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Jaguars' Christian Kirk Reflects on Shifting WR Market

Kirk signed a four-year deal with the Jags and the ramifications of this deal shifted the narrative regarding wide receiver contracts for years to come.
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When Christian Kirk and the Jacksonville Jaguars agreed to a contract worth $72 million over four years, the initial reactions went about how one would expect it. 

Critics of the deal came in large numbers, many wondered why the Jags would pay a man, who was not the No. 1 wide receiver on his previous team, No. 1 wide receiver money, which is usually reserved for the most accomplished players at the position.

At the time of the deal, only seven receivers made more money annually. DeAndre Hopkins, Julio Jones, Keenan Allen, Mike Williams, Amari Cooper, and Chris Godwin are each making $20+ million on their current contracts while Michael Thomas falls just below that threshold at $19.3 million per year. 

Every receiver on this list outside of Mike Williams posted two or more seasons with over 1,000 yards receiving and has been selected to make the Pro Bowl. Williams was named a third alternate for the 2022 Pro Bowl but he wasn’t among the top picks in the AFC.

The initial narrative surrounding the Christian Kirk contract focused on the negative impact such a hefty cost would have on the additional construction of the Jaguars roster. This Jags team is still one that is in the early stages of its rebuild and there are still holes that need to be filled through the draft.

The ramifications of this deal went beyond the team that handed out the contract; it shifted the entire wide receiver market. We don’t truly know yet how much the wide receiver market will change but if the Tyreek Hill and Davante Adams deals indicate anything it is that premium receivers are going to cost a lot more than they previously did. 

These moves in addition to the continued salary cap increase because of TV and gambling revenue make the free agency market for wide receivers something to keep an eye on for the foreseeable future -- something Kirk himself as impacted with his deal in Jacksonville.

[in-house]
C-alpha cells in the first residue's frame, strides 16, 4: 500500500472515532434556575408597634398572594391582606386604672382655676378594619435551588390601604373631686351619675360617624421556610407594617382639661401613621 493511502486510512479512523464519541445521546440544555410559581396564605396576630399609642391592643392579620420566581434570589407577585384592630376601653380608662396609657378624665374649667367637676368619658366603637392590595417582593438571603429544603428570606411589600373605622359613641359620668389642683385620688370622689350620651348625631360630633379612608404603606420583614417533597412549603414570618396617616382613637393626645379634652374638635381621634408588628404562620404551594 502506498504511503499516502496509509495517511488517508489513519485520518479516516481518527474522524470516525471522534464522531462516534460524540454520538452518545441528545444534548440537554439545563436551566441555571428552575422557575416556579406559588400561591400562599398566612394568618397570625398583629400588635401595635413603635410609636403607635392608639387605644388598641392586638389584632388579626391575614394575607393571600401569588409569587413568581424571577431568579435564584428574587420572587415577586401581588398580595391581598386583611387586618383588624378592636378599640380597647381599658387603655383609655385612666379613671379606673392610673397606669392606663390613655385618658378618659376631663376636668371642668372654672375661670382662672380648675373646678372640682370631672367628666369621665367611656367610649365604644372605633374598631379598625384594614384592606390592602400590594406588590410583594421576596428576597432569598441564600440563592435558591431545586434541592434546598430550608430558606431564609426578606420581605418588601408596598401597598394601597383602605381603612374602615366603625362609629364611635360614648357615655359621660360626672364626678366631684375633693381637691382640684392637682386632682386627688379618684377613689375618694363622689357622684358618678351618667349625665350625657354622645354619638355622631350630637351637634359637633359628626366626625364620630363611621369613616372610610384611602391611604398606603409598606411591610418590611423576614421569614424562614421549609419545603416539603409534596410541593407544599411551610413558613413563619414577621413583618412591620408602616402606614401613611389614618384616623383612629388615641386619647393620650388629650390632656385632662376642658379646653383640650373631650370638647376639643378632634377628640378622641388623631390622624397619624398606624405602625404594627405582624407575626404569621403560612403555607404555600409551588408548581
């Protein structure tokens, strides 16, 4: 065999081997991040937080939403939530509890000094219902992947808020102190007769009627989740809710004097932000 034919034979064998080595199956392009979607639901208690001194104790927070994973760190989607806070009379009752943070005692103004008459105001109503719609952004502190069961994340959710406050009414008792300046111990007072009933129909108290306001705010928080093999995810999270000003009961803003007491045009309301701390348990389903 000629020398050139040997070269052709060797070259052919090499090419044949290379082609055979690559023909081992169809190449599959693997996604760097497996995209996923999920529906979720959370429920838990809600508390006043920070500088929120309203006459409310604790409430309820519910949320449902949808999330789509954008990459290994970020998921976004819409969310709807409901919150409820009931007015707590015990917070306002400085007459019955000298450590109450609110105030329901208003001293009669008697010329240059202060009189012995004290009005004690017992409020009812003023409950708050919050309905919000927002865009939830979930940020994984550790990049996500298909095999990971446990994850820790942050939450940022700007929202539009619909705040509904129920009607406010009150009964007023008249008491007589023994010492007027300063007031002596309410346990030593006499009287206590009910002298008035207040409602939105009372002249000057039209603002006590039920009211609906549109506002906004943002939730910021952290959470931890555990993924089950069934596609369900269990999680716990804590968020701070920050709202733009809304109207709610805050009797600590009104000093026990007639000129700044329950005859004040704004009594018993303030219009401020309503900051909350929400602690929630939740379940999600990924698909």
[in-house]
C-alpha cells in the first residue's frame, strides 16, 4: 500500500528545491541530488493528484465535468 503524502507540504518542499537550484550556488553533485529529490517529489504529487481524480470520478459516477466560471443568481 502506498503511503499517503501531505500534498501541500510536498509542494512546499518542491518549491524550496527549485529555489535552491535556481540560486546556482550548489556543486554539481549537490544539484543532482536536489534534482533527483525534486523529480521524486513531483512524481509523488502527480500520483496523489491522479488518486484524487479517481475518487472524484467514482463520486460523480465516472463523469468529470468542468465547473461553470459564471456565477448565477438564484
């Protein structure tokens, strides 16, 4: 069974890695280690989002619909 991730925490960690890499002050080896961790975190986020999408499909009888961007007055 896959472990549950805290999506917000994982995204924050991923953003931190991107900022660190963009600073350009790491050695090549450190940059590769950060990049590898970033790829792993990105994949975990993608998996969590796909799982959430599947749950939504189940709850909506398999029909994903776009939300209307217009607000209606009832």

In an interview with ESPN’s Adam Schefter on 'The Adam Schefter Podcast' Kirk expressed his happiness with wide receivers getting their respect and how it impacts the game. 

“I mean I love it for the position and for the game”, Kirk said

“Obviously the cap dictates a lot and with it going up this year you kind of have a feeling that guys were going to be able to get these blockbuster type deals just with there being more money to be allocated for a position that I believe dictates the game in the most impactful way. It’s just good to see guys get rewarded for all that they do, you know, be able to make life-changing money doing what they love.”

Money is an important factor in any free agency decision but the importance of putting ones self into the right situation should not be overlooked. Kirk acknowledged that there were different factors that played into his own decision besides money.

“When free agency started out I didn’t really know what to expect. I was able to reach out to some guys and you know, talk to them and see what their process was like," Kirk said.  

"Some guys were saying that the team you least expect and you know there is other advice of you know, you take less money to go to this place in a certain situation or you take more money to go to this situation. There’s a lot of factors that goes into it and it almost felt like college recruiting again, you know, you have all these options on the table and I was blessed enough to have a lot of traction and a lot of teams calling about me that were interested. It was fun, a fun experience but I believe I ended up in the best place in Jacksonville for me.”

Kirk’s deal with the Jags reset the wide receiver market in terms of financials but factors such as location, organizational competency, and scheme fit still play a huge role in free agency decisions. There is little doubt that the Chrisitan Kirk contract changed the game with how organizations and wide receivers view free agency and trades.